Driving Freedom: What I Learned Only After I Got My License
[Guest blogger Ashley Orelup joins us to talk about driving freedom and explain how and why having a license is full of tiny freedoms you won't learn about in driver's ed. Thanks, Ashley!]
In the coming months, you’re gonna learn a lot about why you should get your license when you take driver’s ed, about responsibility and safety and convenience–and it’s all true. But I’ve got a different set of reasons to share with you.
My name is Ashley, and I’ve had my license for four months.
I could write a whole novel about one moment, describing how wonderful it feels to drive alone at night, with music blasting and windows rolled down, not knowing where you’re heading, and not caring either. You could read that novel over and over, and still never know what it really feels like to live that moment out and experience it yourself. You could read a whole driver’s manual and figure out how to start the car, change lanes, all the basics and technical situations; but you won’t know what it’s like to genuinely be a driver until you get behind the wheel.
The books and classes will never teach you how it feels to pull over on the side of the road and just sit there on the roof of your car watching the world pass by, embracing the feeling of being so small and yet so free at the same time. That is a privilege you only get when you yourself are a driver.
There are countless circumstances and sensations that are known to drivers alone. You have to live and learn.
After finally finishing the driver’s handbook, and the online course , and passing my permit test, I felt confident to get behind the car wheel and start driving. I thought I knew everything I needed to know to drive–and I was right. However, knowing how to drive is different than knowing what it feels like to be a driver. It’s like making macaroni; you can read the instructions and understand the steps, but you have to put action behind it and taste that you did it right before you can you can truly state that you know how to make macaroni.
Sure, you cannot taste what it’s like to be a driver, but you can experience it by feeling the freedom of an open road, or the amusement of spying on everyone else in their cars as you’re stuck in traffic. It’s like skimming from window to window as if you were skipping through reality shows on tv (most of them are people rubbing their heads or picking their noses, but there is the occasional excitement from someone rocking out to their music, or expressively gossiping). In that moment you are instantly connected with countless strangers because you are all stuck in traffic together. When one moves, you all move–even if it’s just an inch–as if you were all an unspoken unit. Suddenly, that inch becomes an accomplishment that you well deserve for sitting there patiently. You don’t need to know how to throw a congratulations party for yourself for rolling an inch in traffic to know how to drive, but you will know it when you are a driver.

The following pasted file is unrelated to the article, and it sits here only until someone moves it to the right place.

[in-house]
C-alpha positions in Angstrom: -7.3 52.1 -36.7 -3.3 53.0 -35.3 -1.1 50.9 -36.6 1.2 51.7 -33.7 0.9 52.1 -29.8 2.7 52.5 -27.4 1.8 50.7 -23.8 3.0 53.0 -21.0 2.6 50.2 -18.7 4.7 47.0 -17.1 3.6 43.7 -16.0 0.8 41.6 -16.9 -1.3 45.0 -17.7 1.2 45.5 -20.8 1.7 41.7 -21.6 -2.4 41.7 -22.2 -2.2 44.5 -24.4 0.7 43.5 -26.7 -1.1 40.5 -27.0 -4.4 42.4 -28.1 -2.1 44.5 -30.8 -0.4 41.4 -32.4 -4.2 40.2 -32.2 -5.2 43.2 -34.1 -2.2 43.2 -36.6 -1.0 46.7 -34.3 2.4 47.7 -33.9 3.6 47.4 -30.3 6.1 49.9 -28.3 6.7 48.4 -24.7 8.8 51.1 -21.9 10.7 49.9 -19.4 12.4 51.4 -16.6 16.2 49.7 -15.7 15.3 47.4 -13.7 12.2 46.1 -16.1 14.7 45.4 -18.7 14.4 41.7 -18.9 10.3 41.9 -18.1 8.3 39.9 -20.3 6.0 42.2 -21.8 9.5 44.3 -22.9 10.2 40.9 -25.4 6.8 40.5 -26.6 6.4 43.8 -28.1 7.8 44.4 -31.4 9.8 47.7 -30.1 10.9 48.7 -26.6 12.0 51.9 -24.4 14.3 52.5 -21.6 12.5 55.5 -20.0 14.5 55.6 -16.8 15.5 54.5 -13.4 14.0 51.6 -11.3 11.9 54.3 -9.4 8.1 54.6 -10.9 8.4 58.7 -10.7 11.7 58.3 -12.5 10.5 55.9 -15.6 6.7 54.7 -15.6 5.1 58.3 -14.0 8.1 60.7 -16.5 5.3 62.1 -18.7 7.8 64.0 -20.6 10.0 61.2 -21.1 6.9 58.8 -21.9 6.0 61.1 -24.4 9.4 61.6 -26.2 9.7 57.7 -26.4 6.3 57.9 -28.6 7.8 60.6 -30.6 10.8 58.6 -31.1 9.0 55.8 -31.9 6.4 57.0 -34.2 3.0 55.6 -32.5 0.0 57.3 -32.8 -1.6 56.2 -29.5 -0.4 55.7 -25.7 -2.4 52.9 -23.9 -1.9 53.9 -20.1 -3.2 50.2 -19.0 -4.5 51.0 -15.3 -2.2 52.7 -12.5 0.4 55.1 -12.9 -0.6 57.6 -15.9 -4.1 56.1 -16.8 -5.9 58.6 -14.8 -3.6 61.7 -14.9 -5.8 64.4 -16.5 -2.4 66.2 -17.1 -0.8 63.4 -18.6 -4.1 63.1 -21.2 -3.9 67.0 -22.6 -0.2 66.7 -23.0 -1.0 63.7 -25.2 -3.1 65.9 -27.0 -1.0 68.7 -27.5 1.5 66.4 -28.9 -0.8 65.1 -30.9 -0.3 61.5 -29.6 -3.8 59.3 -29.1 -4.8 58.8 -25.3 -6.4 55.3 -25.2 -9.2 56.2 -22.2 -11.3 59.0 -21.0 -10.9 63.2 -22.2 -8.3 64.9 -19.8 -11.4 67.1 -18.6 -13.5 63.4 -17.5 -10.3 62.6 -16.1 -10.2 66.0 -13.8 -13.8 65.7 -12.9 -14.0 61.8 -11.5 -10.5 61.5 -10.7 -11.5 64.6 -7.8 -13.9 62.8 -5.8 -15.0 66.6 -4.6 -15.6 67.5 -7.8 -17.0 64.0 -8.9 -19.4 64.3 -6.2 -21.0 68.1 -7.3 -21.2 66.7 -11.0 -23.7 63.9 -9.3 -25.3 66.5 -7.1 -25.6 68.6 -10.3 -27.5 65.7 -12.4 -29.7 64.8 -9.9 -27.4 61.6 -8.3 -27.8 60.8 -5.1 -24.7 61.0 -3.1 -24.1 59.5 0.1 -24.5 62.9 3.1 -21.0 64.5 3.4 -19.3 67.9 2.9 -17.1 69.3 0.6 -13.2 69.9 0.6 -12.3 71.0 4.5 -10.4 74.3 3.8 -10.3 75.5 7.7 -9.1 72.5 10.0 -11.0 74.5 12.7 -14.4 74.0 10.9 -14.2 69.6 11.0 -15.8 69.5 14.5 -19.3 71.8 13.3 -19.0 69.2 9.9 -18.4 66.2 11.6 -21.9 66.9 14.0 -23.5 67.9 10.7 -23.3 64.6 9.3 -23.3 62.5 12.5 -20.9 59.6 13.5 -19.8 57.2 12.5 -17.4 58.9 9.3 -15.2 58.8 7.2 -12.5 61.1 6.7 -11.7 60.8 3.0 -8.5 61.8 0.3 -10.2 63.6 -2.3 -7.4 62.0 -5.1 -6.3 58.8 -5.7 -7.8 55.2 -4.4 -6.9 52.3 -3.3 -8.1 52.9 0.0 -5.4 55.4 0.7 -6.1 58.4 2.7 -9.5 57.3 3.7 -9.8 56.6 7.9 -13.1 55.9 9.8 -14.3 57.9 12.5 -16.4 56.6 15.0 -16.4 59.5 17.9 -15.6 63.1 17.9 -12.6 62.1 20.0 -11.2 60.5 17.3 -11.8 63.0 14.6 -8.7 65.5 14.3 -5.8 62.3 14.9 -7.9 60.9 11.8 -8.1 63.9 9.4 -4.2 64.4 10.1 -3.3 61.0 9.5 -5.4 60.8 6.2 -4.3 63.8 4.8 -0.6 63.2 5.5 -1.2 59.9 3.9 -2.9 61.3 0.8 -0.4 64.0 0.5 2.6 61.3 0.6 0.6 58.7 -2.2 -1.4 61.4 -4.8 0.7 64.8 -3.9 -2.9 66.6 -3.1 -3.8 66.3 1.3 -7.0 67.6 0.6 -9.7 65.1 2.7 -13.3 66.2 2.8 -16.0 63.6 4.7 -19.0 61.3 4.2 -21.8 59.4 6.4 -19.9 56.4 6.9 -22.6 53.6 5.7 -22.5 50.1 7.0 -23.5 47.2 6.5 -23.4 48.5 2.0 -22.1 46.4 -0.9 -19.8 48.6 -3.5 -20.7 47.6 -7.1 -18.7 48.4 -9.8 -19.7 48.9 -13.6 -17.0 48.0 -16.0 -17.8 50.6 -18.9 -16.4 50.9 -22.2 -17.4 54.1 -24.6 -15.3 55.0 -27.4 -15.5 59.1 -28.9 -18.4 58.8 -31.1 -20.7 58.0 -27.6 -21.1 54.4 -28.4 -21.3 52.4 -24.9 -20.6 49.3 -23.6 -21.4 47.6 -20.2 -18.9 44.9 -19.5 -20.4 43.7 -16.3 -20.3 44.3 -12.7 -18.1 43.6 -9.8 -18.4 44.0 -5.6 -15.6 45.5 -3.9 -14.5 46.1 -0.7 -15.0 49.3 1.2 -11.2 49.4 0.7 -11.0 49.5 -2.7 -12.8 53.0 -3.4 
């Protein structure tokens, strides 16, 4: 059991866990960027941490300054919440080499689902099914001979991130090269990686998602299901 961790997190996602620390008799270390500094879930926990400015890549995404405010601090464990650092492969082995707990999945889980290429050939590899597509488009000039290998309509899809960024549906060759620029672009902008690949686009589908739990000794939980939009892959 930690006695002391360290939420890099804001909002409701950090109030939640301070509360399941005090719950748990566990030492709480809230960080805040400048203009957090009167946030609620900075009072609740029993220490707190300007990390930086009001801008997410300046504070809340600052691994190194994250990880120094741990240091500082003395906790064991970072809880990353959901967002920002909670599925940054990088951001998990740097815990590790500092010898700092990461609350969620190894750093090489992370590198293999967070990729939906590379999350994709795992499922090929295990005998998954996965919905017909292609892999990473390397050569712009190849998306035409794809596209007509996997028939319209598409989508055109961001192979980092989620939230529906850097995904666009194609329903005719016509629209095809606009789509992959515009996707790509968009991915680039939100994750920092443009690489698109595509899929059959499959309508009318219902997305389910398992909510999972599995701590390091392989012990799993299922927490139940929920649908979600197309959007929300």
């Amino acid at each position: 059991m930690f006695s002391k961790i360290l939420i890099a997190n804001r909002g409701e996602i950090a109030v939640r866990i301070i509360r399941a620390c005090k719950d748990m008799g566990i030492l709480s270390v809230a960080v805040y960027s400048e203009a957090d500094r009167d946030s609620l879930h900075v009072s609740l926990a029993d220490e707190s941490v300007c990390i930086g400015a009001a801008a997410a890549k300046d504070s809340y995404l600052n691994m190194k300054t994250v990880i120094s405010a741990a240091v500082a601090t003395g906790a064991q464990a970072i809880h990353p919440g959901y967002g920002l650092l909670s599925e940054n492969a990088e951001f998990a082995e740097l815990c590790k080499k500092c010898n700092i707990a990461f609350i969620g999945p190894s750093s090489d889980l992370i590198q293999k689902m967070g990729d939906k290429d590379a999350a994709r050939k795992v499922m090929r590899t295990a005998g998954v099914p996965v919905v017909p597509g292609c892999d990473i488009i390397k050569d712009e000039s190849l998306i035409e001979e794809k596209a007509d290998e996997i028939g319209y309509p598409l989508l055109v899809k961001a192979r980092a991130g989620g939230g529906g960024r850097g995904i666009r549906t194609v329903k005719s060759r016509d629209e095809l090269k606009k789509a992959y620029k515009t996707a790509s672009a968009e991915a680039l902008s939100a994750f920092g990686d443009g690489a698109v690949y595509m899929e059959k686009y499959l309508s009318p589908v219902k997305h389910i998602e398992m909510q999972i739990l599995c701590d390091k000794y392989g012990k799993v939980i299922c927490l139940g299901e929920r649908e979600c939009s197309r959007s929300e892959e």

When you’re an experienced driver, you will wear flat shoes when you drive, and keep your heels in your bag because even though that is nowhere in the driver’s handbook, you’ll know better than to drive in heels. When you’re an experienced driver, you won’t leave just one window slightly rolled down, because you’ll know how annoying that sound is. Most likely, you’ll roll down your windows all the way, because by then you’ll know the amazing feeling of fresh air whizzing by your face and through your hair as you drive. And when you’re an experienced driver, you’ll understand how a whole new world opens up when you have the ability to buy your own food through a drive-thru.
Right now you are not a driver. You’ve still got a lot to learn. However, every experienced driver has started off as someone who didn’t know the first thing about driving. Luckily, it’s easy: you could begin to learn how to drive through DriversEd.com . Once you know how to drive, you can sit behind the wheel with confidence. And driving with confidence is knowing what it truly means to be a driver–to have the world instantly become more vast in your eyes, and have it beg you to explore it. Don’t just dream about it, or read about it. Actively pursue driving, and enjoy the ride.
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